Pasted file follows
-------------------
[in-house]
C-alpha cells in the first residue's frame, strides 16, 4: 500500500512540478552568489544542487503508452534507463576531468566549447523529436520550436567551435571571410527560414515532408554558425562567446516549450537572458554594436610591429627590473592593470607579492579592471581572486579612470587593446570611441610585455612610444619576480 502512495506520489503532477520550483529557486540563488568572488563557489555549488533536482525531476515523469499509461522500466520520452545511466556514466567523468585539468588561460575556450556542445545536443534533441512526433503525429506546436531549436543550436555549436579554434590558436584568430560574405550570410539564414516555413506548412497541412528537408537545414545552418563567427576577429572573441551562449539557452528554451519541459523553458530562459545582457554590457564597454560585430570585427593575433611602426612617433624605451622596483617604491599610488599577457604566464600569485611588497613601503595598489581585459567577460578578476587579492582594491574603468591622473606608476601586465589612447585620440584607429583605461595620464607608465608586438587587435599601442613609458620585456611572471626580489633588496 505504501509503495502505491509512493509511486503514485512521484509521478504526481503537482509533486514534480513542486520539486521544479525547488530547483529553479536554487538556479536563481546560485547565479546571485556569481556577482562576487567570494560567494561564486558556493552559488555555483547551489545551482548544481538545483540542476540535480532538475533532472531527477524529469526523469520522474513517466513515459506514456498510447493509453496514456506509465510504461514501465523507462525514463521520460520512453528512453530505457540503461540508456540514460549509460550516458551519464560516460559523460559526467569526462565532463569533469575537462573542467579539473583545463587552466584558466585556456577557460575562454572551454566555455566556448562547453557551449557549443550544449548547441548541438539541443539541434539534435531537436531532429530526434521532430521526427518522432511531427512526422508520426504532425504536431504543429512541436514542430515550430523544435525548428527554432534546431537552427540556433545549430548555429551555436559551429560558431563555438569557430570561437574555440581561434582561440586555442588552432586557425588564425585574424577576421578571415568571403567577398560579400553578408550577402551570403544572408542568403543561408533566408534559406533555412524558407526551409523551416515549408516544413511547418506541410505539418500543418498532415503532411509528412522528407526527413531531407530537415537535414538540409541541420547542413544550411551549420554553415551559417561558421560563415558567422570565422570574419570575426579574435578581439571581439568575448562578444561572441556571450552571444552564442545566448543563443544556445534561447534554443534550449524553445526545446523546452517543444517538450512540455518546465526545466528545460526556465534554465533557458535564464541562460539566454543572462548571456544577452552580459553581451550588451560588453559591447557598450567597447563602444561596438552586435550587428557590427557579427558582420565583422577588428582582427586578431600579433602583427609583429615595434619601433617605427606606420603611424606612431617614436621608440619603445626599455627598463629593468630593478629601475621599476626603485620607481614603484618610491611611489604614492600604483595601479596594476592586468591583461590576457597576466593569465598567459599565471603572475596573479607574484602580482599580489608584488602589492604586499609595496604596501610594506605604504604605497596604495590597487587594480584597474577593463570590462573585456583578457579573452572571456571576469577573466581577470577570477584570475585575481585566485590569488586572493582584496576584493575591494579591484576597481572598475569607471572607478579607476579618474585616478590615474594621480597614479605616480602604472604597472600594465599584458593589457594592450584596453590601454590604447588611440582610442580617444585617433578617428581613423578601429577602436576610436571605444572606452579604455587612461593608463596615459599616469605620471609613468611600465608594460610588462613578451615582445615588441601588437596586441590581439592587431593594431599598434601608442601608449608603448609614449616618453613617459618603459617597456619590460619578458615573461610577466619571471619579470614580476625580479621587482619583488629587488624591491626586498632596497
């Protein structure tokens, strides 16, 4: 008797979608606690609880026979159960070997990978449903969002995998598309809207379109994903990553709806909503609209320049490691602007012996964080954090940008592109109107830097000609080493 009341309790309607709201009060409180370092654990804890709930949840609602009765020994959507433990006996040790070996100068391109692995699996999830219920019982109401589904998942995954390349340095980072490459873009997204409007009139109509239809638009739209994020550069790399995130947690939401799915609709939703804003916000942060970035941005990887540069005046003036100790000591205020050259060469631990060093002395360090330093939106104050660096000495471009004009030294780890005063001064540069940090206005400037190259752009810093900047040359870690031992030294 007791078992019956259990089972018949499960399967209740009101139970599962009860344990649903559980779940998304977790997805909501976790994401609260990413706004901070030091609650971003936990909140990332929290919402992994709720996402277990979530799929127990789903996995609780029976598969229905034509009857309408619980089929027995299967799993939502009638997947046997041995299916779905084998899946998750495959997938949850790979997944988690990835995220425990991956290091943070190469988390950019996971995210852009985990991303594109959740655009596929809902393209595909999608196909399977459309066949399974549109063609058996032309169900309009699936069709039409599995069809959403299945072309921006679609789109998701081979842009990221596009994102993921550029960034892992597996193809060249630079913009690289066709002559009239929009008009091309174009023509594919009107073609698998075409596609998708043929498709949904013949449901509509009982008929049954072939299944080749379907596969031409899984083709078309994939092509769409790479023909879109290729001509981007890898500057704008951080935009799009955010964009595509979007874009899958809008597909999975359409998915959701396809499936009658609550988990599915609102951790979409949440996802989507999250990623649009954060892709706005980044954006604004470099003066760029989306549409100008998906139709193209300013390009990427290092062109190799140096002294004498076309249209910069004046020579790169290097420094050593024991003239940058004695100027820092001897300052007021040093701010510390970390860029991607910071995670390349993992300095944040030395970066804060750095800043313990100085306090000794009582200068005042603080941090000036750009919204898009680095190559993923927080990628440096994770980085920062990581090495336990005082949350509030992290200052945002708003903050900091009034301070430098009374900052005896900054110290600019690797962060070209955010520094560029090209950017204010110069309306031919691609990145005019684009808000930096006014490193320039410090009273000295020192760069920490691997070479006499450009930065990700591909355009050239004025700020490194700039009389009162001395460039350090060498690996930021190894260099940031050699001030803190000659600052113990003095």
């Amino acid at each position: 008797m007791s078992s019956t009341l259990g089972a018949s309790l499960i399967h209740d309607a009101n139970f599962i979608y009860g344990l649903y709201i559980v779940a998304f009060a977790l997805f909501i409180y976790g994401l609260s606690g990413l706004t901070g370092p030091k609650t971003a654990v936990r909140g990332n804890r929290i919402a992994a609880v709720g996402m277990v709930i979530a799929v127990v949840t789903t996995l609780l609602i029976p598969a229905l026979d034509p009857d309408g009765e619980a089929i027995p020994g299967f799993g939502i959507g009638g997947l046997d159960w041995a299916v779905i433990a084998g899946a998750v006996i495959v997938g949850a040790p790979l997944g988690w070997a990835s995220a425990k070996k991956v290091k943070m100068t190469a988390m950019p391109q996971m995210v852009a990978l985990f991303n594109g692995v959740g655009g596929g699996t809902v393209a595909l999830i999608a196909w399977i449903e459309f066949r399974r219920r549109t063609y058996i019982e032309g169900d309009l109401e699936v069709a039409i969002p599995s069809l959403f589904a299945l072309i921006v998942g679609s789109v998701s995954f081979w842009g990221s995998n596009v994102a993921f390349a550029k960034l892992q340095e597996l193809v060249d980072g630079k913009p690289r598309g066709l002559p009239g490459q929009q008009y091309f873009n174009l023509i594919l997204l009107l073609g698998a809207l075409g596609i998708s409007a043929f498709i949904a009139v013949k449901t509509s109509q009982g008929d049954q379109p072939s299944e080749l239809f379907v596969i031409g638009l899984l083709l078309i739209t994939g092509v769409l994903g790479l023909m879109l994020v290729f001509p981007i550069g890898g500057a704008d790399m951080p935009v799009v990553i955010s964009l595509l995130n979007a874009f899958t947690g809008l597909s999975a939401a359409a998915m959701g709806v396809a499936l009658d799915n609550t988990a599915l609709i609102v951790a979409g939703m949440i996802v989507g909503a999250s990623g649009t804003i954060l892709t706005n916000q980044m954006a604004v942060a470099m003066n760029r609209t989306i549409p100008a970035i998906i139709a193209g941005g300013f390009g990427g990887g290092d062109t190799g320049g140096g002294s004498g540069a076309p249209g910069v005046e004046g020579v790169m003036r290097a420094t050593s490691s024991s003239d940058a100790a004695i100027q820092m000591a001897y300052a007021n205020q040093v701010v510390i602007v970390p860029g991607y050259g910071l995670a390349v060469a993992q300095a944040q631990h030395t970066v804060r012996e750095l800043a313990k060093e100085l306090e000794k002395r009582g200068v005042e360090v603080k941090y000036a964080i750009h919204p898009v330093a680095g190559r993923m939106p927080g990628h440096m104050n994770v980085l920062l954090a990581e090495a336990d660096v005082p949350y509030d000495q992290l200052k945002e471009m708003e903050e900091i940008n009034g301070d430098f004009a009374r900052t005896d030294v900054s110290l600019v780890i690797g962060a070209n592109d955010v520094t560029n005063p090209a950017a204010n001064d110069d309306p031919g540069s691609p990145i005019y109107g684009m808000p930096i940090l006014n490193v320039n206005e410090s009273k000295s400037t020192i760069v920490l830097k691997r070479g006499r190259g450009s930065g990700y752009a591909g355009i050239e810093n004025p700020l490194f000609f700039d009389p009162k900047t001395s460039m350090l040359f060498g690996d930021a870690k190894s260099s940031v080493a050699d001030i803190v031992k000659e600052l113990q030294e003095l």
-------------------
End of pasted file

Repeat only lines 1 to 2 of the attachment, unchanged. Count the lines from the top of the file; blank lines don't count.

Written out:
[in-house]
C-alpha cells in the first residue's frame, strides 16, 4: 500500500512540478552568489544542487503508452534507463576531468566549447523529436520550436567551435571571410527560414515532408554558425562567446516549450537572458554594436610591429627590473592593470607579492579592471581572486579612470587593446570611441610585455612610444619576480 502512495506520489503532477520550483529557486540563488568572488563557489555549488533536482525531476515523469499509461522500466520520452545511466556514466567523468585539468588561460575556450556542445545536443534533441512526433503525429506546436531549436543550436555549436579554434590558436584568430560574405550570410539564414516555413506548412497541412528537408537545414545552418563567427576577429572573441551562449539557452528554451519541459523553458530562459545582457554590457564597454560585430570585427593575433611602426612617433624605451622596483617604491599610488599577457604566464600569485611588497613601503595598489581585459567577460578578476587579492582594491574603468591622473606608476601586465589612447585620440584607429583605461595620464607608465608586438587587435599601442613609458620585456611572471626580489633588496 505504501509503495502505491509512493509511486503514485512521484509521478504526481503537482509533486514534480513542486520539486521544479525547488530547483529553479536554487538556479536563481546560485547565479546571485556569481556577482562576487567570494560567494561564486558556493552559488555555483547551489545551482548544481538545483540542476540535480532538475533532472531527477524529469526523469520522474513517466513515459506514456498510447493509453496514456506509465510504461514501465523507462525514463521520460520512453528512453530505457540503461540508456540514460549509460550516458551519464560516460559523460559526467569526462565532463569533469575537462573542467579539473583545463587552466584558466585556456577557460575562454572551454566555455566556448562547453557551449557549443550544449548547441548541438539541443539541434539534435531537436531532429530526434521532430521526427518522432511531427512526422508520426504532425504536431504543429512541436514542430515550430523544435525548428527554432534546431537552427540556433545549430548555429551555436559551429560558431563555438569557430570561437574555440581561434582561440586555442588552432586557425588564425585574424577576421578571415568571403567577398560579400553578408550577402551570403544572408542568403543561408533566408534559406533555412524558407526551409523551416515549408516544413511547418506541410505539418500543418498532415503532411509528412522528407526527413531531407530537415537535414538540409541541420547542413544550411551549420554553415551559417561558421560563415558567422570565422570574419570575426579574435578581439571581439568575448562578444561572441556571450552571444552564442545566448543563443544556445534561447534554443534550449524553445526545446523546452517543444517538450512540455518546465526545466528545460526556465534554465533557458535564464541562460539566454543572462548571456544577452552580459553581451550588451560588453559591447557598450567597447563602444561596438552586435550587428557590427557579427558582420565583422577588428582582427586578431600579433602583427609583429615595434619601433617605427606606420603611424606612431617614436621608440619603445626599455627598463629593468630593478629601475621599476626603485620607481614603484618610491611611489604614492600604483595601479596594476592586468591583461590576457597576466593569465598567459599565471603572475596573479607574484602580482599580489608584488602589492604586499609595496604596501610594506605604504604605497596604495590597487587594480584597474577593463570590462573585456583578457579573452572571456571576469577573466581577470577570477584570475585575481585566485590569488586572493582584496576584493575591494579591484576597481572598475569607471572607478579607476579618474585616478590615474594621480597614479605616480602604472604597472600594465599584458593589457594592450584596453590601454590604447588611440582610442580617444585617433578617428581613423578601429577602436576610436571605444572606452579604455587612461593608463596615459599616469605620471609613468611600465608594460610588462613578451615582445615588441601588437596586441590581439592587431593594431599598434601608442601608449608603448609614449616618453613617459618603459617597456619590460619578458615573461610577466619571471619579470614580476625580479621587482619583488629587488624591491626586498632596497